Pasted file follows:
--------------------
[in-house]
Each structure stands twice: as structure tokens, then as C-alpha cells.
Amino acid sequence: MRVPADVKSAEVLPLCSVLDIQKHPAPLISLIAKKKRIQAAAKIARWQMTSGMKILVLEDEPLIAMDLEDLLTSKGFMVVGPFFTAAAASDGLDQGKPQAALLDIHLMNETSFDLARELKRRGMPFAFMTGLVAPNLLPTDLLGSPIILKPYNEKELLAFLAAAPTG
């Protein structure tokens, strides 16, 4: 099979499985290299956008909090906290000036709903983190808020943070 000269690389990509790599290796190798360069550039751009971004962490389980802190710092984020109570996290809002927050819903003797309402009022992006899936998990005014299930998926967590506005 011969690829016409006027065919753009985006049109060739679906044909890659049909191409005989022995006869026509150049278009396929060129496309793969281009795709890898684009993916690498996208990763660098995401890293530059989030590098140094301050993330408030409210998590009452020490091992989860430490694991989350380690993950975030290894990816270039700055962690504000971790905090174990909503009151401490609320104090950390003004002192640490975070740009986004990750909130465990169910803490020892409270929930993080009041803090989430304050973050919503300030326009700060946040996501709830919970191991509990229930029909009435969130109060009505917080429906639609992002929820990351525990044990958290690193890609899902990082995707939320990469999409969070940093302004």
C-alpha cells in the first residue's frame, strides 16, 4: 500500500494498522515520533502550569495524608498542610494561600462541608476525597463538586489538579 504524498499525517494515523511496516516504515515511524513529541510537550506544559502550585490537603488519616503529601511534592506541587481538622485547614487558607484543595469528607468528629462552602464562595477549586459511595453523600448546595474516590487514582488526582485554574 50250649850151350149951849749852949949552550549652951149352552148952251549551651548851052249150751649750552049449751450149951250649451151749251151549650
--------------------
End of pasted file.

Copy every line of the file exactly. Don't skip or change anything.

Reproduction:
[in-house]
Each structure stands twice: as structure tokens, then as C-alpha cells.
Amino acid sequence: MRVPADVKSAEVLPLCSVLDIQKHPAPLISLIAKKKRIQAAAKIARWQMTSGMKILVLEDEPLIAMDLEDLLTSKGFMVVGPFFTAAAASDGLDQGKPQAALLDIHLMNETSFDLARELKRRGMPFAFMTGLVAPNLLPTDLLGSPIILKPYNEKELLAFLAAAPTG
């Protein structure tokens, strides 16, 4: 099979499985290299956008909090906290000036709903983190808020943070 000269690389990509790599290796190798360069550039751009971004962490389980802190710092984020109570996290809002927050819903003797309402009022992006899936998990005014299930998926967590506005 011969690829016409006027065919753009985006049109060739679906044909890659049909191409005989022995006869026509150049278009396929060129496309793969281009795709890898684009993916690498996208990763660098995401890293530059989030590098140094301050993330408030409210998590009452020490091992989860430490694991989350380690993950975030290894990816270039700055962690504000971790905090174990909503009151401490609320104090950390003004002192640490975070740009986004990750909130465990169910803490020892409270929930993080009041803090989430304050973050919503300030326009700060946040996501709830919970191991509990229930029909009435969130109060009505917080429906639609992002929820990351525990044990958290690193890609899902990082995707939320990469999409969070940093302004």
C-alpha cells in the first residue's frame, strides 16, 4: 500500500494498522515520533502550569495524608498542610494561600462541608476525597463538586489538579 504524498499525517494515523511496516516504515515511524513529541510537550506544559502550585490537603488519616503529601511534592506541587481538622485547614487558607484543595469528607468528629462552602464562595477549586459511595453523600448546595474516590487514582488526582485554574 50250649850151350149951849749852949949552550549652951149352552148952251549551651548851052249150751649750552049449751450149951250649451151749251151549650